The symbols in these header files are divided among multiple symbol sets, depending on the technology area where they were designed to be used. To use these, you may have to declare dependencies on any of the following:

Where possible, you should specify a dependency on the KPI version of these symbols. However, these symbols are only available in v10.4 and later. For the I/O Kit and libkern, this should make little difference. For other areas, such as network kernel extensions or file system KEXTs, you must use the KPI versions if you want your extension to load in OS X v10.4 and later.

For a complete list of symbols in any of these dependencies, run nm on the binaries in /System/Library/Extensions/System.kext/PlugIns.

Performance and Stability Tips

This section includes some basic tips on performance and stability. You should read the sections on security and performance for additional information. These tips cover only style issues, not general performance or stability issues.

Performance and Stability Tips

Programming in the kernel is subject to a number of restrictions that do not exist in application programming. The first and most important is the stack size. The kernel has a limited amount of space allocated for thread stacks, which can cause problems if you aren’t aware of the limitation. This means the following:

  • Recursion must be bounded (to no more than a few levels).

  • Recursion should be rewritten as iterative routines where possible.

  • Large stack variables (function local) are dangerous. Do not use them. This also applies to large local arrays.

  • Dynamically allocated variables are preferred (using malloc or equivalent) over local variables for objects more than a few bytes in size.

  • Functions should have as few arguments as possible.

    • Pass pointers to structures, not the broken out elements.

    • Don’t use arguments to avoid using global or class variables.

    • Do name global variables in a way that protects you from collision.

  • C++ functions should be declared static.

  • Functions not obeying these rules can cause a kernel panic, or in extreme cases, do not even compile.

In addition to issues of stack size, you should also avoid doing anything that would generate unnecessary load such as polling a device or address. A good example is the use of mutexes rather than spinlocks. You should also structure your locks in such a way to minimize contention and to minimize hold times on the most highly contended locks.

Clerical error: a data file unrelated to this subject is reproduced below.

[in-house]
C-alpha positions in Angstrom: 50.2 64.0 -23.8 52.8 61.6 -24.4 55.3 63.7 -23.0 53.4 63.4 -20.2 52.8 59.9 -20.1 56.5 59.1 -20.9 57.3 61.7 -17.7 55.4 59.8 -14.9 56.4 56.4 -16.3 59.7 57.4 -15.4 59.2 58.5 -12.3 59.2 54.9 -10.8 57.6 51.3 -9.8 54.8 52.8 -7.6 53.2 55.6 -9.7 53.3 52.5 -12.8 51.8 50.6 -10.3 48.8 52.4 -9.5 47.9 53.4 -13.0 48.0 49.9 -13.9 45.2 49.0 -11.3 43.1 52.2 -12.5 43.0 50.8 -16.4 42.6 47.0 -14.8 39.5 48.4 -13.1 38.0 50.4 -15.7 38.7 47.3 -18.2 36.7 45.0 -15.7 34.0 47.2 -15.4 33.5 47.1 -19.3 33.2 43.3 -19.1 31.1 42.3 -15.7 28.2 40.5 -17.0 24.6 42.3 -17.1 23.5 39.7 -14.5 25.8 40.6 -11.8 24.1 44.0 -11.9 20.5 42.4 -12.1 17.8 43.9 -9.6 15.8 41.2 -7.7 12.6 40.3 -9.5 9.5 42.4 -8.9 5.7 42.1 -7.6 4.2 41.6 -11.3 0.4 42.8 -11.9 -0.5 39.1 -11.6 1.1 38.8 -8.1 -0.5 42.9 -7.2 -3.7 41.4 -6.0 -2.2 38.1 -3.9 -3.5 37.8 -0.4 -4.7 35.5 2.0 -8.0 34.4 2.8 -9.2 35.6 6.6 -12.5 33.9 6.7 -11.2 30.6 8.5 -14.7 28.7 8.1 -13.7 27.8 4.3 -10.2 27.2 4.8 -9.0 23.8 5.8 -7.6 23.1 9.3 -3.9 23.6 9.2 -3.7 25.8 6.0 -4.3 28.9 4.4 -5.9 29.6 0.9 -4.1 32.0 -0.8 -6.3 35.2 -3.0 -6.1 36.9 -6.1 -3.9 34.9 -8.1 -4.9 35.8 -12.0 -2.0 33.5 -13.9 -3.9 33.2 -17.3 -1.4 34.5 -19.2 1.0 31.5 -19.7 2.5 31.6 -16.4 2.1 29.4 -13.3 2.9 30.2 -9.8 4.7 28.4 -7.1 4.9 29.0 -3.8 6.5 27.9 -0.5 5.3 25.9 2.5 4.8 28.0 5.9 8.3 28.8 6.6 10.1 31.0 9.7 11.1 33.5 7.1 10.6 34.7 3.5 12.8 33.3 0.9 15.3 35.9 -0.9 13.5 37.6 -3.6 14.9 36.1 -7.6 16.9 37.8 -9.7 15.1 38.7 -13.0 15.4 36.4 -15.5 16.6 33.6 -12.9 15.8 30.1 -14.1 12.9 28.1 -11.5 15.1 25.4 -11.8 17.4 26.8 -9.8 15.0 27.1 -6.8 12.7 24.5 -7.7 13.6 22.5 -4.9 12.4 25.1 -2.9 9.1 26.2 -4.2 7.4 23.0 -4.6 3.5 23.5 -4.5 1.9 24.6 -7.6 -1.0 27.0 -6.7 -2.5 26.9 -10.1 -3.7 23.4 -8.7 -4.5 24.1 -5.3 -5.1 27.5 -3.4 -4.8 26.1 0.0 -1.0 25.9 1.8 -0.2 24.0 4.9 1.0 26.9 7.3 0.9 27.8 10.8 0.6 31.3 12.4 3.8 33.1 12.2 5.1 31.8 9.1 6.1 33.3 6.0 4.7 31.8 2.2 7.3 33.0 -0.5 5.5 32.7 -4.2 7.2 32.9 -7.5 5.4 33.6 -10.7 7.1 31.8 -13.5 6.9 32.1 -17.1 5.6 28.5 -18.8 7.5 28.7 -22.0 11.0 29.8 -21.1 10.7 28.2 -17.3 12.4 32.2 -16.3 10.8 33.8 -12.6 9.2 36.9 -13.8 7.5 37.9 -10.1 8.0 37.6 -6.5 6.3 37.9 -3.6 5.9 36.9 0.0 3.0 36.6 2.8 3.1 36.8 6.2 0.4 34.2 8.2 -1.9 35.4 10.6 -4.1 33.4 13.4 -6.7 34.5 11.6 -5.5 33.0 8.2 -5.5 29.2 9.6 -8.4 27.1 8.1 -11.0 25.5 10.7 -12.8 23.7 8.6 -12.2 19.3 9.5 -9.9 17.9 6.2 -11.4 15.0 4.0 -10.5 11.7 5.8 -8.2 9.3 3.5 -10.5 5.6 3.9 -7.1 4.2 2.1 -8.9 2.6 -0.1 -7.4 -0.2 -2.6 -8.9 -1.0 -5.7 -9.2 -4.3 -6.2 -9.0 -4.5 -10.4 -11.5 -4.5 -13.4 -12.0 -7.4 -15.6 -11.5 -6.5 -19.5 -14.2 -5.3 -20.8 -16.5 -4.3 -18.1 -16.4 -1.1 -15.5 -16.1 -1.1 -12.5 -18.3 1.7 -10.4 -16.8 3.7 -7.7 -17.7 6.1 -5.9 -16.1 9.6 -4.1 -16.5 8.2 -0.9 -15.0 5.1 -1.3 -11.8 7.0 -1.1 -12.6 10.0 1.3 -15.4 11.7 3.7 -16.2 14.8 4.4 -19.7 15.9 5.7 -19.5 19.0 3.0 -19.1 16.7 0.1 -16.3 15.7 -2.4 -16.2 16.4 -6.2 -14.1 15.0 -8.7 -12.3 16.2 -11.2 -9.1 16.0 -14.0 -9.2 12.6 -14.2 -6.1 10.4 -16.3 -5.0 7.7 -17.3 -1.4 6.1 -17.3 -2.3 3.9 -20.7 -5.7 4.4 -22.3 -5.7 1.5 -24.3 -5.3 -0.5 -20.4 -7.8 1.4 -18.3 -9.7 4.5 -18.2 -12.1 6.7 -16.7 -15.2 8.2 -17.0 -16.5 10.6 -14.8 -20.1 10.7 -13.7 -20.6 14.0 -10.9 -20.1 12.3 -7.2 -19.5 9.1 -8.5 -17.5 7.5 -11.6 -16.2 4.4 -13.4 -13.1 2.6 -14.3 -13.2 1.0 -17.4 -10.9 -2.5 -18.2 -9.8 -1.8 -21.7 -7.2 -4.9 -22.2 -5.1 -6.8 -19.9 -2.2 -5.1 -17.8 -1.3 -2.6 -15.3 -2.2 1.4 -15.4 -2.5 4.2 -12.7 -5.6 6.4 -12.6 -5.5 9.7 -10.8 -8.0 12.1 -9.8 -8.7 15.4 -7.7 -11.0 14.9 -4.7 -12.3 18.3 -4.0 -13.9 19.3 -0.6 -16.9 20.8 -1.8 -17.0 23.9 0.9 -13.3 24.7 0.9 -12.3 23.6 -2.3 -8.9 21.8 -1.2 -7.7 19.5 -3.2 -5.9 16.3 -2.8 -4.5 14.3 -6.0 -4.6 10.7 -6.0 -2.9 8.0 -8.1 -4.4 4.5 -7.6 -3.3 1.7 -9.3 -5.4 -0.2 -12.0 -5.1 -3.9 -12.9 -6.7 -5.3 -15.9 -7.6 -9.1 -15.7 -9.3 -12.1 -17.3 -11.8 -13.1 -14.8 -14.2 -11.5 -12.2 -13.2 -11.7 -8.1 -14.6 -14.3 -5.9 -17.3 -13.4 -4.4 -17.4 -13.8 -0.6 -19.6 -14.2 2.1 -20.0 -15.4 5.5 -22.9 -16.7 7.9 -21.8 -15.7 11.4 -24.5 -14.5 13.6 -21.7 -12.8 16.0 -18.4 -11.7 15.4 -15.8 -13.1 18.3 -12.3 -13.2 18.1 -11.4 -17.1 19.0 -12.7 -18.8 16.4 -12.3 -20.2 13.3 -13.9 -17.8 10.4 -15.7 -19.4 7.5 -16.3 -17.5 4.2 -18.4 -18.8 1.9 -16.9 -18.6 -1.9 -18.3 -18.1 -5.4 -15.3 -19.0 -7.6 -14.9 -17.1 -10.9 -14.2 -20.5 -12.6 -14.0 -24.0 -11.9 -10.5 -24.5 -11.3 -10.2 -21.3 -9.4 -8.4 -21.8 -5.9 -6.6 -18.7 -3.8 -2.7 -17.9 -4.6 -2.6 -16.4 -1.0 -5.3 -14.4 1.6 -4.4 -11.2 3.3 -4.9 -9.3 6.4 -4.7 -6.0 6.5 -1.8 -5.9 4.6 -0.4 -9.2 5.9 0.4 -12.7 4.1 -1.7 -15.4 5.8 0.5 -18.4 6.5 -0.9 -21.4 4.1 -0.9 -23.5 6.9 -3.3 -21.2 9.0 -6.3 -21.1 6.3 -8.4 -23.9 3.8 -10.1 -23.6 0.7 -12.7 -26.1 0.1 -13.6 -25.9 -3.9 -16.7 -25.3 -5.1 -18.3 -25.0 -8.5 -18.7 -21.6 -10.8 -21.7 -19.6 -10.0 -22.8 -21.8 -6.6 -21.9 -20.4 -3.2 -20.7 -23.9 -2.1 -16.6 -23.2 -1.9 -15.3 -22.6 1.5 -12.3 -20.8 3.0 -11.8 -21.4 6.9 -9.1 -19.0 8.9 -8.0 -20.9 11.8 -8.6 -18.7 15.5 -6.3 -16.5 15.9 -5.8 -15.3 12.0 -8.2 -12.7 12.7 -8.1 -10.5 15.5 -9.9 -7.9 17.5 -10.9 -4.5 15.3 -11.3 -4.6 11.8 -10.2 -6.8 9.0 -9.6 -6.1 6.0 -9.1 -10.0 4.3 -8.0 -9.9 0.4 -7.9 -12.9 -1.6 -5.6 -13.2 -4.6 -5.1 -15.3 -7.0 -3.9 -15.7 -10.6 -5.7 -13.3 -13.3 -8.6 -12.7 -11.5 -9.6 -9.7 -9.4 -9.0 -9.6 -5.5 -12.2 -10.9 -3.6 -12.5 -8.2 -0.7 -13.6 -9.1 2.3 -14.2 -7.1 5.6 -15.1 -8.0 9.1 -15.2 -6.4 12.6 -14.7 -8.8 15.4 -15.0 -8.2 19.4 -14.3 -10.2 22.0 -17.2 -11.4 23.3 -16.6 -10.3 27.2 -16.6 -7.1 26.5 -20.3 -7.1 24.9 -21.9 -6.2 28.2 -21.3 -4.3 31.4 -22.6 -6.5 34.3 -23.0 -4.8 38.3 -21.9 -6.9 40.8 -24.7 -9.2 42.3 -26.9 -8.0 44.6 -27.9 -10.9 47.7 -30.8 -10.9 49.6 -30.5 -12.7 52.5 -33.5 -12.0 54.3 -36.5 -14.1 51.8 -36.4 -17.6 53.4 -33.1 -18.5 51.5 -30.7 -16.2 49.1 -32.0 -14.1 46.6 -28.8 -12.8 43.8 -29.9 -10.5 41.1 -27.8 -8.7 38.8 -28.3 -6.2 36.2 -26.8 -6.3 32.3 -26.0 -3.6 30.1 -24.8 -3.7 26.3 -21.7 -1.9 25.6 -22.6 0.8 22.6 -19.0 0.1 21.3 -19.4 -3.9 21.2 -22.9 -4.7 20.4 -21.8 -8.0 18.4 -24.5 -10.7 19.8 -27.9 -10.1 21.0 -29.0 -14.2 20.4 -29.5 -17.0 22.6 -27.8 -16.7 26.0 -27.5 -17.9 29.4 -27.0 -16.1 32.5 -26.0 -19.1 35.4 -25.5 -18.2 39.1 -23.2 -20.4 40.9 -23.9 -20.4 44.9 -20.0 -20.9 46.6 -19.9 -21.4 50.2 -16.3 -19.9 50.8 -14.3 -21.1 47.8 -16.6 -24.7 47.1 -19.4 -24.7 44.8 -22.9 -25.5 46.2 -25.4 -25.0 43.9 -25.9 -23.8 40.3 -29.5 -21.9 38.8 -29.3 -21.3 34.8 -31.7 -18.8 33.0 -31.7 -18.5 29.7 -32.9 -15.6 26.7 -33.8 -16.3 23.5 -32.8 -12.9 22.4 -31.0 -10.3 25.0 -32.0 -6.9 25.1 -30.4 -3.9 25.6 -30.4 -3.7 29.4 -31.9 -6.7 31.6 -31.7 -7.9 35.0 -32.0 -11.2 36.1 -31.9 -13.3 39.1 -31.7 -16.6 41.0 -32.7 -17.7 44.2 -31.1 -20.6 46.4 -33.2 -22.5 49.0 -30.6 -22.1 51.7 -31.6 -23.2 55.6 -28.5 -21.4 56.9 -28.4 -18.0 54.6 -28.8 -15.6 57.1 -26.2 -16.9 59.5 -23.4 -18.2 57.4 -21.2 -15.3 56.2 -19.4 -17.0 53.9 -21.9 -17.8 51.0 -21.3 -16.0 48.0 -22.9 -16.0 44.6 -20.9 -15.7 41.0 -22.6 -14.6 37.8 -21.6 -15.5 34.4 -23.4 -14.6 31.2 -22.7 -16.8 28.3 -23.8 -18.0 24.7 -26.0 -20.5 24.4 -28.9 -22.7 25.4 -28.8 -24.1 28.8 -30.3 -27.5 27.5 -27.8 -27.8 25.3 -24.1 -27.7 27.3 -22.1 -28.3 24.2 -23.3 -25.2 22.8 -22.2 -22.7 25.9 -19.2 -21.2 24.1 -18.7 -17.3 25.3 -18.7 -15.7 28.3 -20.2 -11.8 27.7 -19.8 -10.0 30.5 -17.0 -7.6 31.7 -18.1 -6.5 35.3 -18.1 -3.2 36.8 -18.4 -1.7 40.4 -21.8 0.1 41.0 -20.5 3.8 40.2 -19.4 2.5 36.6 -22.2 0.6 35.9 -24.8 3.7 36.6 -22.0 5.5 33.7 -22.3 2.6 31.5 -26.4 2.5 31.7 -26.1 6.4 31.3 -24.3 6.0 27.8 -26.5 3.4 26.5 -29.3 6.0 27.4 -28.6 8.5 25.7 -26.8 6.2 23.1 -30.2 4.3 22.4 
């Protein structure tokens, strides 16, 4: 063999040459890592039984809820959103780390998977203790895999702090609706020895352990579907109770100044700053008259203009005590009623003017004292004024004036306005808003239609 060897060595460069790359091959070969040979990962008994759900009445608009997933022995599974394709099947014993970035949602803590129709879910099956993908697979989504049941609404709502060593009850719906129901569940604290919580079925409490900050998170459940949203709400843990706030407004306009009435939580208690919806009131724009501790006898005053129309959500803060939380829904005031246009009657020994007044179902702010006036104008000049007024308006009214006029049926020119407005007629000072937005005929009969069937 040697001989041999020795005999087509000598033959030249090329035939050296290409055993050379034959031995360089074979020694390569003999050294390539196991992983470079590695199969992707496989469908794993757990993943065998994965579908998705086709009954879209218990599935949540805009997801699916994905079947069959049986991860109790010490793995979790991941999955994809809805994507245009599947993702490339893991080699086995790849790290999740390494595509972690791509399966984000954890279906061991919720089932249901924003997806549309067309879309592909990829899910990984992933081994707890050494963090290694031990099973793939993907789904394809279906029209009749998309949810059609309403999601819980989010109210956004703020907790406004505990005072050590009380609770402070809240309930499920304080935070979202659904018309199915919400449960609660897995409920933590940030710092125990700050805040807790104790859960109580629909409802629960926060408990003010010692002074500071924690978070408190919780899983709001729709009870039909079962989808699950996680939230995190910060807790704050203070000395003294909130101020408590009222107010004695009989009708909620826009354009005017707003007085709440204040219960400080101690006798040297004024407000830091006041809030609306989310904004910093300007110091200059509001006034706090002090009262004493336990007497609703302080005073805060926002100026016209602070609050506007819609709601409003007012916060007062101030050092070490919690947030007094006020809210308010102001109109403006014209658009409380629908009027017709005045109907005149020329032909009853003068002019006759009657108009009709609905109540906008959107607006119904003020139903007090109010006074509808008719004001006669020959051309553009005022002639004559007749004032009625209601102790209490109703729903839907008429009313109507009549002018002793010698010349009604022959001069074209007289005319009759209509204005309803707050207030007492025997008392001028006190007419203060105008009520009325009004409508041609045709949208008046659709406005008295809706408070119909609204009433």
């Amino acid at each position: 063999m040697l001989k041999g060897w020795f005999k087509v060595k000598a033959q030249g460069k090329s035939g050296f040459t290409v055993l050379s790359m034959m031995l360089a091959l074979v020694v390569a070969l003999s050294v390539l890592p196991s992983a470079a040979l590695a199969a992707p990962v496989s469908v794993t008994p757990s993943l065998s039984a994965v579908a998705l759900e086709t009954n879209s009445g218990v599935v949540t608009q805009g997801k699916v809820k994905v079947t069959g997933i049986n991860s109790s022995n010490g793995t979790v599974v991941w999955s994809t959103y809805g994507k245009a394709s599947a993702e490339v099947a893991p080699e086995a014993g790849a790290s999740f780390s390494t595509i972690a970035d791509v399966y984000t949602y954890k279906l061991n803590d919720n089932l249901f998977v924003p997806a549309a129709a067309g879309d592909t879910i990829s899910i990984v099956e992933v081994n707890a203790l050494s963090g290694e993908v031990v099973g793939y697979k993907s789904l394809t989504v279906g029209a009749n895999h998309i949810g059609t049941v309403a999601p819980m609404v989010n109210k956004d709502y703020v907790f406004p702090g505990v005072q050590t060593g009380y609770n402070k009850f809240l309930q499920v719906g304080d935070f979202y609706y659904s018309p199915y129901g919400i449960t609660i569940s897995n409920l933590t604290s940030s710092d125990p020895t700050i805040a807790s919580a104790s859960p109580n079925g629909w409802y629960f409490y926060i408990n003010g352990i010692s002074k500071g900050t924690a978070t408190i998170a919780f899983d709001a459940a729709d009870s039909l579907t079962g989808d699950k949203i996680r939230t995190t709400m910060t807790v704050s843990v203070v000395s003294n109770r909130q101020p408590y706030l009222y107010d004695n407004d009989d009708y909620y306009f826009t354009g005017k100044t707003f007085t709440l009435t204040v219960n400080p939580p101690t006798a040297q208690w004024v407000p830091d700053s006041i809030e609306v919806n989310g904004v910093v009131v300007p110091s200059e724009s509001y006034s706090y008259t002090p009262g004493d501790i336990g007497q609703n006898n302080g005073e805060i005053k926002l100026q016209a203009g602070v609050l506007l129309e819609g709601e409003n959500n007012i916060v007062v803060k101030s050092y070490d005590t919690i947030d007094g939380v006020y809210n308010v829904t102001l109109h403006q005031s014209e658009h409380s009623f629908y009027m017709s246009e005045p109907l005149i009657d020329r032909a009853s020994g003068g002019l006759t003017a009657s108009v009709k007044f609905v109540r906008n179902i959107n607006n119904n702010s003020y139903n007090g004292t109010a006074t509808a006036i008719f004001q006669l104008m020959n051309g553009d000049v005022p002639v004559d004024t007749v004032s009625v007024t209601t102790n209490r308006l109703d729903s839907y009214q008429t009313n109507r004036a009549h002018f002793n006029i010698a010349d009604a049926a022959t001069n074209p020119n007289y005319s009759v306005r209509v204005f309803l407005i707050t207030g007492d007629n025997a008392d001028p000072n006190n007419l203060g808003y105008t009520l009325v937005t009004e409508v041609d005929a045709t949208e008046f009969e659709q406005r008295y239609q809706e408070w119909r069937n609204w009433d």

Also, since unused memory (and particularly wired memory) can cause performance degradation, you should be careful to deallocate memory when it is no longer in use, and you should never allocate large regions of wired memory. This may be unavoidable in some applications, but should be avoided whenever possible and disposed of at the earliest possible opportunity. Allocating large contiguous blocks of memory at boot time is almost never acceptable, because it cannot be released.

There are a number of issues that you should consider when deciding whether to use floating point math or AltiVec vector math in the kernel.

First, the kernel takes a speed penalty whenever floating-point math or AltiVec instructions are used in a system call context (or other similar mechanisms where a user thread executes in a kernel context), as floating-point and AltiVec registers are only maintained when they are in use.

In general, you should avoid doing using floating-point math or AltiVec instructions in the kernel unless doing so will result in a significant speedup. It is not forbidden, but is strongly discouraged.

Second, AltiVec was not supported in the kernel prior to OS X v10.3. It was not possible to detect this support from within the kernel until a later 10.3 software update. If you must deploy your KEXT on earlier versions of OS X, you must either provide a non-AltiVec version of your code or perform the AltiVec instructions in user space.

Finally, AltiVec data stream instructions (dst, dstt, dstst, dss, and dssall) are not supported in the kernel, even for processors that support them in user space. Do not attempt to use them.

If you decide to use AltiVec in the kernel, your code can determine whether the CPU supports AltiVec using the sysctlbyname call to get the hw.optional.altivec property. For more information, see The sysctlbyname System Call.

Stability Tips

  • Don’t sleep while holding resources (locks, for example). While this is not forbidden, it is strongly discouraged to avoid deadlock.

  • Be careful to allocate and free memory with matching calls. For example, do not use allocation routines from the I/O Kit and deallocation routines from BSD. Likewise, do not use IOMallocContiguous with IOFreePageable.

  • Use reference counts to avoid freeing memory that is still in use elsewhere. Be sure to deallocate memory when its reference count reaches zero, but not before.

  • Lock objects before operating on them, even to change reference counts.

  • Never dereference pointers without verifying that they are not NULL. In particular, never do this:

    int foo = *argptr;

    unless you have already verified that argptr cannot possibly be NULL.

  • Test code in sections and try to think up likely edge cases for calculations.

  • Never assume that your code will be run only on big endian processors.

  • Never assume that the size of an instance of a type will never change. Always use sizeof if you need this information.

  • Never assume that a pointer will always be the same size as an int or long.

Style Summary

Kernel programming style is very much a matter of personal preference, and it is not practical to programmatically enforce the guidelines in this chapter. However, we strongly encourage you to follow these guidelines to the maximum extent possible. These guidelines were created based on frequent problems reported by developers writing code in the kernel. No one can force you to use good style in your programming, but if you do not, you do so at your own peril.